Mission Command: The Who, What, Where, When and Why, An Anthology
by Donald Vandergriff (Author, Editor), Stephen Webber (Editor
I like good anthologies, and this is a very good one. Good anthologies can do several things, among them:
- Provide discrete bins of thought that you can mine for nuggets — parts for your snowmobiles.
- Let you look at a concept, in this case, “mission command,” from alternative viewpoints. Sometimes this can lead to an “Aha!” moment.
- Expand your orientation — are you really doing all you could to engage the hippocampus? Be honest, now.
Don and Steve have done a great job of collecting essays that take you far beyond “What is Mission Command?” In fact, when you get through, you may find that you know less about the concept than you thought. For example, people sometimes equate mission command with the German term Auftragstaktik. But Auftrag doesn’t mean “mission.” It’s more like the English “contract.” When Boyd’s talking about “the German concept of ‘mission,'” he notes on Patterns of Conflict, slide 76:
The German concept of mission can be thought of as a contract, hence an agreement, between superior and subordinate. The subordinate agrees to make his actions serve his superior’s intent in terms of what is to be accomplished, while the superior agrees to give his subordinate wide freedom to exercise his imagination and initiative in terms of how intent is to be realized.
As part of this concept, the subordinate is given the right to challenge or question the feasibility of mission if he feels his superior’s ideas on what can be achieved are not in accord with the existing situation or if he feels his superior has not given him adequate resources to carry it out. Likewise, the superior has every right to expect his subordinate to carry out the mission contract when agreement is reached on what can be achieved consistent with the existing situation and resources provided.
So there’s obviously a lot more to the concept than simply “Tell people what to do and let them decide how.” Don’s and Steve’s anthology will help you broaden your understanding and, perhaps, improve your use of the underlying philosophy in your own organization.
All the chapters are good, but I’d like to draw your attention to a couple that you might find especially broadening.
Quo vadis, mission command?
First, Grant Martin’s chapter on “Type II” mission command for situations where “the commander’s intent is ambiguous or weakly connected to the political purpose of the operation. … What should be added is how to conduct mission command when the purpose of the operation is unclear, where the scope is unbounded, and where cause and effect are not linear.” Most business applications, in other words. He proposes a new definition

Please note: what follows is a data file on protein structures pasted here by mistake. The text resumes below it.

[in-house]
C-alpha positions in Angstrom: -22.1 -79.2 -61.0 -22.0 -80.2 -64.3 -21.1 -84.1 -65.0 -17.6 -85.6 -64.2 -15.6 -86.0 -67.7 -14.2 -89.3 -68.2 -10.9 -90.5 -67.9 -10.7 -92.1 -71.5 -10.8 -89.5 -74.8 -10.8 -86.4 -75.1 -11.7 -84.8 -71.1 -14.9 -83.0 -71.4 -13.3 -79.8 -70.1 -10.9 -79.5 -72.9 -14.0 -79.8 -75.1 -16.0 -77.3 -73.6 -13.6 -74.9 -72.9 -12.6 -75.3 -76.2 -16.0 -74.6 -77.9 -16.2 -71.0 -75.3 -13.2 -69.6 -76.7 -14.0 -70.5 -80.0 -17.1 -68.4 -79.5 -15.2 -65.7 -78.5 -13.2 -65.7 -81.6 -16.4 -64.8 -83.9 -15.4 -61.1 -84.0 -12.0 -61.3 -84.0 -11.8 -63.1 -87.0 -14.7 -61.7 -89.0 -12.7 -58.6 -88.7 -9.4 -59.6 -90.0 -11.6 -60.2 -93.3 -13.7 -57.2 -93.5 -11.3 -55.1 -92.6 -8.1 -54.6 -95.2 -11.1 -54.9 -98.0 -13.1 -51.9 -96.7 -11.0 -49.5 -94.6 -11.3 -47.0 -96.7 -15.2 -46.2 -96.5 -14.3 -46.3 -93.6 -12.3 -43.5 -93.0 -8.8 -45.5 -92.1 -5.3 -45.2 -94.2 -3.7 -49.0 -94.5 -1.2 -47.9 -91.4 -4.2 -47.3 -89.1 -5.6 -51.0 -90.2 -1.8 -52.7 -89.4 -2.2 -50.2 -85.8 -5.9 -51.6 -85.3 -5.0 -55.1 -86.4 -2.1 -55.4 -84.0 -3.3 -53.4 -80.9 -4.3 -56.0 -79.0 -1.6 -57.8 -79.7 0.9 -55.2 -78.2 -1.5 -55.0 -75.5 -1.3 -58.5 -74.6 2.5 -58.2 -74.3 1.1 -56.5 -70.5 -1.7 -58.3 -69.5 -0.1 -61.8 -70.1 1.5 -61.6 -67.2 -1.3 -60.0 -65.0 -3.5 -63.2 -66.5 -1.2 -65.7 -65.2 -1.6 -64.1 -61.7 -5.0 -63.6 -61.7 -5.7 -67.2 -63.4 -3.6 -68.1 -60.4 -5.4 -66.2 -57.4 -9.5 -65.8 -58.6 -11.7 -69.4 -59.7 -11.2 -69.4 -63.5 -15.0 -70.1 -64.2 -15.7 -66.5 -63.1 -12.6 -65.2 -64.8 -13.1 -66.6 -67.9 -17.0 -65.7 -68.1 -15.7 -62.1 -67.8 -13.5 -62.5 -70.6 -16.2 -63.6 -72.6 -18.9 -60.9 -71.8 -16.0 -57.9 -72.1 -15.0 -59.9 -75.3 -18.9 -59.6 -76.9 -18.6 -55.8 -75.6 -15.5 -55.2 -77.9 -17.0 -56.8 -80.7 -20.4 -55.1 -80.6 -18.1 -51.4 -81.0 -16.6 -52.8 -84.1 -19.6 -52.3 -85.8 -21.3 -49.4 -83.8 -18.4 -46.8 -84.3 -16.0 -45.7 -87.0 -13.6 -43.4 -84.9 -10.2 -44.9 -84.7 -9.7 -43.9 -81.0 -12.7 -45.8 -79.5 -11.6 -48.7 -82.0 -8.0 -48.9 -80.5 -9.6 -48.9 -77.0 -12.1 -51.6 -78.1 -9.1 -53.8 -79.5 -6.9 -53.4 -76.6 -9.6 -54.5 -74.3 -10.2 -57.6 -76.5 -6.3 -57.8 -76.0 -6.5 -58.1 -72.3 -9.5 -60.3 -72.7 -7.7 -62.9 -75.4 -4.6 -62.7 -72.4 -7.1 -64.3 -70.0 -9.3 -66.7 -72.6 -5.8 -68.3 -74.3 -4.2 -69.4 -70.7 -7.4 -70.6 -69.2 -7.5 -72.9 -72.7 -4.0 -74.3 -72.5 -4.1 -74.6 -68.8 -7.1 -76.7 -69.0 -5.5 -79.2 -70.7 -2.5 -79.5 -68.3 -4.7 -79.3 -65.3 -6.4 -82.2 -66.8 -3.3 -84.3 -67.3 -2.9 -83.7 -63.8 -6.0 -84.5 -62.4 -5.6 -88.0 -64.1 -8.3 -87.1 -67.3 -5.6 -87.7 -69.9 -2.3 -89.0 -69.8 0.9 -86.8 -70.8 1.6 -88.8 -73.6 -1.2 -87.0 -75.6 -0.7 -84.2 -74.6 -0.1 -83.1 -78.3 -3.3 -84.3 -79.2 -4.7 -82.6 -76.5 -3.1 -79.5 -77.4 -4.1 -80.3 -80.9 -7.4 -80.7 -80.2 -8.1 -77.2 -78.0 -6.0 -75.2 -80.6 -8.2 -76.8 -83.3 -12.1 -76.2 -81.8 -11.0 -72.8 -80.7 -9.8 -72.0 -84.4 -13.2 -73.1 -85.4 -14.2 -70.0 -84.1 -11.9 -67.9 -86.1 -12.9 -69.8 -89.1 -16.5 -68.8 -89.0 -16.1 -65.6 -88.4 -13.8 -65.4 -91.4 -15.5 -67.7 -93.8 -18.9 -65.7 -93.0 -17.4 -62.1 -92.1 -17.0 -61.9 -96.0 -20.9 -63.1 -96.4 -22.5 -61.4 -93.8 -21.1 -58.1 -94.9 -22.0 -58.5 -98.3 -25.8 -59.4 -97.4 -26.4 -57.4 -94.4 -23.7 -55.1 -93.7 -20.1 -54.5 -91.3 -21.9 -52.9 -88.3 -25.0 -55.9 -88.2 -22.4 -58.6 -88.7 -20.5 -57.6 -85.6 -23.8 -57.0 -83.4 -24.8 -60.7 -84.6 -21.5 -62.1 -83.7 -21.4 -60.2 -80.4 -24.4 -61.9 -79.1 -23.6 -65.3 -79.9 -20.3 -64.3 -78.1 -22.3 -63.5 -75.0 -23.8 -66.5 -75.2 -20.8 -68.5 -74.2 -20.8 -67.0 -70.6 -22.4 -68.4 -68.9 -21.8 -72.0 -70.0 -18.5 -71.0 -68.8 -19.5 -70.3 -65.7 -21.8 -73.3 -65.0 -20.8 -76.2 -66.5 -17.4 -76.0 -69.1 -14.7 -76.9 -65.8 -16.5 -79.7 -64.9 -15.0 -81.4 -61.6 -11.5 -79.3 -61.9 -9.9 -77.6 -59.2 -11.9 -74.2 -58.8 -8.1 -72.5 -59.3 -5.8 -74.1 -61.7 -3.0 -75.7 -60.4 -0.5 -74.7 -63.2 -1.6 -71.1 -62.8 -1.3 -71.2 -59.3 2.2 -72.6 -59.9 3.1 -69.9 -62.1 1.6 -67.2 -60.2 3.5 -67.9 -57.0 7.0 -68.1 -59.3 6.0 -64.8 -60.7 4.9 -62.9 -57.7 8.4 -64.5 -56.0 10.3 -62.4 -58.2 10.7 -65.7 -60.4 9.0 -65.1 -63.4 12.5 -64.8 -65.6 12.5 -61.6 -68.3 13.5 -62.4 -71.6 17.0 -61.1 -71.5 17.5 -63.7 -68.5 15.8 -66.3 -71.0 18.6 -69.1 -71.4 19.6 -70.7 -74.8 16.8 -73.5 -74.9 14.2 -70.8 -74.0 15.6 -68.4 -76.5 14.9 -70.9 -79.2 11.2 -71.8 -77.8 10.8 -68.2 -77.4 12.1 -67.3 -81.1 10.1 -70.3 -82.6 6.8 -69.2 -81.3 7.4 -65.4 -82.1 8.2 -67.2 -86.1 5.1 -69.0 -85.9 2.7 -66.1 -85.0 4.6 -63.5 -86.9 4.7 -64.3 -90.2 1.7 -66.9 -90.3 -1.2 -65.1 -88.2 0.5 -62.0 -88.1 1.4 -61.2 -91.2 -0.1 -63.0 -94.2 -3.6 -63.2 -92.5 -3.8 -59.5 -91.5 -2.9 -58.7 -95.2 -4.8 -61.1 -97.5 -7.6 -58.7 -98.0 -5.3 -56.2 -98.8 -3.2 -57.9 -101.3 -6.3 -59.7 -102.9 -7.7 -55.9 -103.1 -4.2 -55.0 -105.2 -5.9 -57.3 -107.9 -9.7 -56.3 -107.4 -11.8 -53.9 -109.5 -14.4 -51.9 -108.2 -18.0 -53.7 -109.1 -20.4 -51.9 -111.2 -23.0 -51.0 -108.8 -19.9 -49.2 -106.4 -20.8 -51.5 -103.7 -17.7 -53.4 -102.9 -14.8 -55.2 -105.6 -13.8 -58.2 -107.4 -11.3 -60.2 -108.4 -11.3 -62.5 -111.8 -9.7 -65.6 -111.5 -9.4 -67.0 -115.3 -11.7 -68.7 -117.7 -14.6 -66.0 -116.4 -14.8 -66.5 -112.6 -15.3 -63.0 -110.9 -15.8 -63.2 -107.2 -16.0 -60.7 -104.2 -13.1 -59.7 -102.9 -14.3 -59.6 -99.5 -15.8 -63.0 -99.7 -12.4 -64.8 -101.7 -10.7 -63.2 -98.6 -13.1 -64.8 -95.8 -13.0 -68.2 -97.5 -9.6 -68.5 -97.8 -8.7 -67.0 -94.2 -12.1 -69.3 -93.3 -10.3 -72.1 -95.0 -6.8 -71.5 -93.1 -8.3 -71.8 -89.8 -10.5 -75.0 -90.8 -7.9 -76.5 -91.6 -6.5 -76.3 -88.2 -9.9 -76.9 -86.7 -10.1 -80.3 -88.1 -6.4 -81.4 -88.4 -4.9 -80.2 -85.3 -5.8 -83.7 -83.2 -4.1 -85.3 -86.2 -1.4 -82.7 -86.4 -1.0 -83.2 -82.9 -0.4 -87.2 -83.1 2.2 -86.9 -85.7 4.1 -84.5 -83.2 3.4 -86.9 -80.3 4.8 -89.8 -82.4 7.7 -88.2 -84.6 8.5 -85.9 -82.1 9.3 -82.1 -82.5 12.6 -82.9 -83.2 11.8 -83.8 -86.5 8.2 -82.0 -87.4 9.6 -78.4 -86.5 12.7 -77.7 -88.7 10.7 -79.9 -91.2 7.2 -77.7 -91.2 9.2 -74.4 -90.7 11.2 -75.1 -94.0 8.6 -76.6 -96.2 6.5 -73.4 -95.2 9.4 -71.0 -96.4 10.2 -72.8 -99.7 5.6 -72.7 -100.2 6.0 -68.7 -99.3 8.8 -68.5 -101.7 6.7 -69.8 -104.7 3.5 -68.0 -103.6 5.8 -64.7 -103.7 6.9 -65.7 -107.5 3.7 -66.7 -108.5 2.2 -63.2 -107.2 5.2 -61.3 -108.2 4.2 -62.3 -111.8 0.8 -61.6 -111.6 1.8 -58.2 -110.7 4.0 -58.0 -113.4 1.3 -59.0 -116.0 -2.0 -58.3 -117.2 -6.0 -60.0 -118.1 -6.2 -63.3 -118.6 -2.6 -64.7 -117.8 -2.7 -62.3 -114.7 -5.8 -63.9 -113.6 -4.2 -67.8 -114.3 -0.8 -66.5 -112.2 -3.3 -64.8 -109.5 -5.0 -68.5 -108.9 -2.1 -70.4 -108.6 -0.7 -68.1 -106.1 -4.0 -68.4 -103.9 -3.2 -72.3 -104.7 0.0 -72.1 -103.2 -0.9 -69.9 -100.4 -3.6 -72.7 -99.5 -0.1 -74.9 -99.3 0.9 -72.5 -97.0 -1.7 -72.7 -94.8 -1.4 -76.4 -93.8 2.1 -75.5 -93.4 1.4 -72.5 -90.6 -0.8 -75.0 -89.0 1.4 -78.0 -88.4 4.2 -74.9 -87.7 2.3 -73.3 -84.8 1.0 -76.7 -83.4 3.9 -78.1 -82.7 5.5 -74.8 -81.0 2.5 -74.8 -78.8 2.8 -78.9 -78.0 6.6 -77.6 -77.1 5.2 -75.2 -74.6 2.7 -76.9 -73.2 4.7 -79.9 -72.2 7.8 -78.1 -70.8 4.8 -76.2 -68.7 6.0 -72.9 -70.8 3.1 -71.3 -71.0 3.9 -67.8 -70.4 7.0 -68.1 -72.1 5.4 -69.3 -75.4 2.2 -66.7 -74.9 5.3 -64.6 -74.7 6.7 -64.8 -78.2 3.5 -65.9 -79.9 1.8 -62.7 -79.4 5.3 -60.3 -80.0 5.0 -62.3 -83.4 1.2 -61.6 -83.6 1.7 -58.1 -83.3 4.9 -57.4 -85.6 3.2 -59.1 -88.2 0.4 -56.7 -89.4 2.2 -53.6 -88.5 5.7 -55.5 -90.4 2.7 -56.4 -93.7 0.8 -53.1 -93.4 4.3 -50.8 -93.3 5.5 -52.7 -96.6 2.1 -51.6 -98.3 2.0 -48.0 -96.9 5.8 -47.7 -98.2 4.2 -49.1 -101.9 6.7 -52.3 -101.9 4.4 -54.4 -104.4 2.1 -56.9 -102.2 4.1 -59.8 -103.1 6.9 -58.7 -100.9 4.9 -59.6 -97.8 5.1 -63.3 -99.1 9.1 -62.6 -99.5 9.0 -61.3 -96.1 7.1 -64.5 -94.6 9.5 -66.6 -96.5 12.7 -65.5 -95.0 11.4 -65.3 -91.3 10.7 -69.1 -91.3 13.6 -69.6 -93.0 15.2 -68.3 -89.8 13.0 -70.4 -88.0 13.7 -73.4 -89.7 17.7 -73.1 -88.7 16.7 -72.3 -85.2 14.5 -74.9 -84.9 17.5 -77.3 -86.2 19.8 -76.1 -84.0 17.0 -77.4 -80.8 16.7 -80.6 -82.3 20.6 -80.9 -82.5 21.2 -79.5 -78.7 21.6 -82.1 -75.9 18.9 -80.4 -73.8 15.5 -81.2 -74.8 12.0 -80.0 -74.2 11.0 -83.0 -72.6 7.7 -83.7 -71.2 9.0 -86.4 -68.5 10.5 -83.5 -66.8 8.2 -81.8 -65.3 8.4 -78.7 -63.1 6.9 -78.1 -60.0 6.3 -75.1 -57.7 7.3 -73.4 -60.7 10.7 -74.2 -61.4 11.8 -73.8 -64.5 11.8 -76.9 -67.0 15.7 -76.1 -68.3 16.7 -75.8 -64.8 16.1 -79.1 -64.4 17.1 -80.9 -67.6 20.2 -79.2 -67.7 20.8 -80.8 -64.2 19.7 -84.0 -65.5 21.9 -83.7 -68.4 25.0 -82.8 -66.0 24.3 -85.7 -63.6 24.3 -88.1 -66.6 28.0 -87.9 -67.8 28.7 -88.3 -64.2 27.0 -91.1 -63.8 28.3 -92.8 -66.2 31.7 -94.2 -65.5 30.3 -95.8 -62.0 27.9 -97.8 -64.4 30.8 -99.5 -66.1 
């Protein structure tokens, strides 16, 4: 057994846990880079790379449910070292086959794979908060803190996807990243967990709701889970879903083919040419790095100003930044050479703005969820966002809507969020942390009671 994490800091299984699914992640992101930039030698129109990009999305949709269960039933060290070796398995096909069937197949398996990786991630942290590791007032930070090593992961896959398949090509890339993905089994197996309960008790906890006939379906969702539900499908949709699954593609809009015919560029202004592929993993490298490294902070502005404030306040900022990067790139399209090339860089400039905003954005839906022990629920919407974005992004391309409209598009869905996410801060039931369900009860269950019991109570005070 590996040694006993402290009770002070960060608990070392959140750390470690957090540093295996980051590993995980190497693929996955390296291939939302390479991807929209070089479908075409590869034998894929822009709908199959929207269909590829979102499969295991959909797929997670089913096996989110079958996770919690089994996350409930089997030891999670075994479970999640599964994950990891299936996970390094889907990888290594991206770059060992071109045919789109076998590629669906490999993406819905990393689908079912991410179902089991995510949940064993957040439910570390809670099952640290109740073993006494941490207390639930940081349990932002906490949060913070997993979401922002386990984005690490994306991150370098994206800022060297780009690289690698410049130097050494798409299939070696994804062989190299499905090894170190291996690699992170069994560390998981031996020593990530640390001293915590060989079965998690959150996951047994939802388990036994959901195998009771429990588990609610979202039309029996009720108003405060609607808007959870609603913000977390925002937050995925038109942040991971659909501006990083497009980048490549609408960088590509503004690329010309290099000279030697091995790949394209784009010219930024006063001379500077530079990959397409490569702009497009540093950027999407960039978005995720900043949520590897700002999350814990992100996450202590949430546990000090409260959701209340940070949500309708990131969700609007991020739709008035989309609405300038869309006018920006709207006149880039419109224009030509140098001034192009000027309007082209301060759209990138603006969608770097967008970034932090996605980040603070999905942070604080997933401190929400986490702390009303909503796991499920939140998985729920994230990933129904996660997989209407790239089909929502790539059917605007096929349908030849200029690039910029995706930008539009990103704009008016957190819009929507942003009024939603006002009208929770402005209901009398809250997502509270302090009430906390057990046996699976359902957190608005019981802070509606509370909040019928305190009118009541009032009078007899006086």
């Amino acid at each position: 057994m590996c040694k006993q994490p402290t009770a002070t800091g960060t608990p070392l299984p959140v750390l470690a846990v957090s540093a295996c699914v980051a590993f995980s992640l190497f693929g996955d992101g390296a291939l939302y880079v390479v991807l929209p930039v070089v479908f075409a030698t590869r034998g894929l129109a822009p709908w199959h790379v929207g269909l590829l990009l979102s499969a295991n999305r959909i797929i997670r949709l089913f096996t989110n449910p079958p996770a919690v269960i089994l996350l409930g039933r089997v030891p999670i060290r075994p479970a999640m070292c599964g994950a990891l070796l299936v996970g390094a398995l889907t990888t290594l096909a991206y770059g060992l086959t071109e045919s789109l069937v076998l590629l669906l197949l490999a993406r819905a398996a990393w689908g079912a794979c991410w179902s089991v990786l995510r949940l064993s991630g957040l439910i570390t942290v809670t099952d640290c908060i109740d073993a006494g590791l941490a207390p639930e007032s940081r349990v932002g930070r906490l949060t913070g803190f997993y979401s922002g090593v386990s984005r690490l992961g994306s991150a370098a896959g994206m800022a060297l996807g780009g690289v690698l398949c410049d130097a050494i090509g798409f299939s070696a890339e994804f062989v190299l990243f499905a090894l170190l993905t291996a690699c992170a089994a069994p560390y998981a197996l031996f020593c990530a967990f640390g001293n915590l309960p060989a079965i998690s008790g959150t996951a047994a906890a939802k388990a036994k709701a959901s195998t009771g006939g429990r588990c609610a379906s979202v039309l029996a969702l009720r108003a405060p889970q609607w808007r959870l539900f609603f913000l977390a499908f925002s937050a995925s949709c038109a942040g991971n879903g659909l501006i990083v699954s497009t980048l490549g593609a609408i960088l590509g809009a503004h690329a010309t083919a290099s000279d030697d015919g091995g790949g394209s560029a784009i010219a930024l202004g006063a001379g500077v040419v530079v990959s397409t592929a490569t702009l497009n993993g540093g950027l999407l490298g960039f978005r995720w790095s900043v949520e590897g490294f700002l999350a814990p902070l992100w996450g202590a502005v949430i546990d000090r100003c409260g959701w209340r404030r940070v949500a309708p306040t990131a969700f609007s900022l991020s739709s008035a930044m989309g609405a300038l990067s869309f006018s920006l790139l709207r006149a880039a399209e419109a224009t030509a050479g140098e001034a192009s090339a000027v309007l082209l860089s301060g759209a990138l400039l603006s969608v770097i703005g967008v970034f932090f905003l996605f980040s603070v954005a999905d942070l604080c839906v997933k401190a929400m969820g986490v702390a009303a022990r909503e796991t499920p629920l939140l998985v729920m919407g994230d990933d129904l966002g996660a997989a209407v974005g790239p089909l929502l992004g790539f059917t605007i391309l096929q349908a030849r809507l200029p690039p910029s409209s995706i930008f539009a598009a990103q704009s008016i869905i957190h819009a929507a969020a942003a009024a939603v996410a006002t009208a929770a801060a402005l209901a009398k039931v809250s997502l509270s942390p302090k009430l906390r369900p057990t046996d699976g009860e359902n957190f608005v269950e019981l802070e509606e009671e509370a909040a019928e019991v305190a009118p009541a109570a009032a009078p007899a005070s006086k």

In non-linear causality situations, however, leaders must both assist and be assisted by their subordinates to best appreciate the context of the situation and during execution must learn and constantly adjust the appreciation of the context based on that learning. Of note: The learning must go both ways.
Boyd, didn’t like the term “command & control,” suggesting instead “leadership & appreciation.” Where does this leave mission “command”? If Martin’s idea intrigues you, you might explore other possibilities for expanding the concept. Boyd used the term “organic,” which has some of the bottom-up flavor suggested by Martin (there’s an example in chapter 5 of Certain to Win). Another idea is not to issue orders, even mission orders, at all, a possibility explored by David Marquet in Turn the Ship Around!**
The requisite physical energy***
Daniel Markert and Scott Sonnon introduce subjects that you don’t often find in leadership texts in their chapter, “Operationally fit for mission command.” For those of you not up on your neurophysiology, this one may be a little challenging. Just accept that the hippocampus, amygdala, hypothalamus, and their kin are regions within the brain (or you could Google them and find out where). Markert and Sonnon address a major but often overlooked issue in leadership, that leaders inhabit human bodies:
The rapid onset of the fatigue reflex elevates stress arousal and degrades cognitive function with negative effects on shared understanding, risk awareness, creativity, and decisiveness.
They explain why this is true and what you can do about it. Recall that Boyd suggested that “Without a common outlook, superiors cannot give subordinates freedom of action and maintain coherency of ongoing action” (Patterns 74), so this is important stuff, and Markert’s and Sonnon’s chapter may start you down a productive path.
Explore, enjoy, learn, question.
Preview / buy Mission Command at Amazon
*This idea is implicit in Boyd’s EBFAS climate. Stephen Bungay develops it in detail in The Art of Action, where he, essentially, equates Auftragstaktik with Boyd’s entire EBFAS climate. Mini review in an earlier post.
**Also covered in my presentation, All by Ourselves, available on the Articles page and in the mini review mentioned above.
***Observation by Gen Hermann Balck, Patterns, p. 118.
Thanks so much for reviewing our book and calling attention to the essay that Scott Sonnon and I wrote together. I too really enjoyed Grant Martin’s essay. If I could ask a favor, my last name is Markert, with an r.
Probably easier for me to change it here than for you to go through the effort of changing drivers licenses, birth certificates, etc.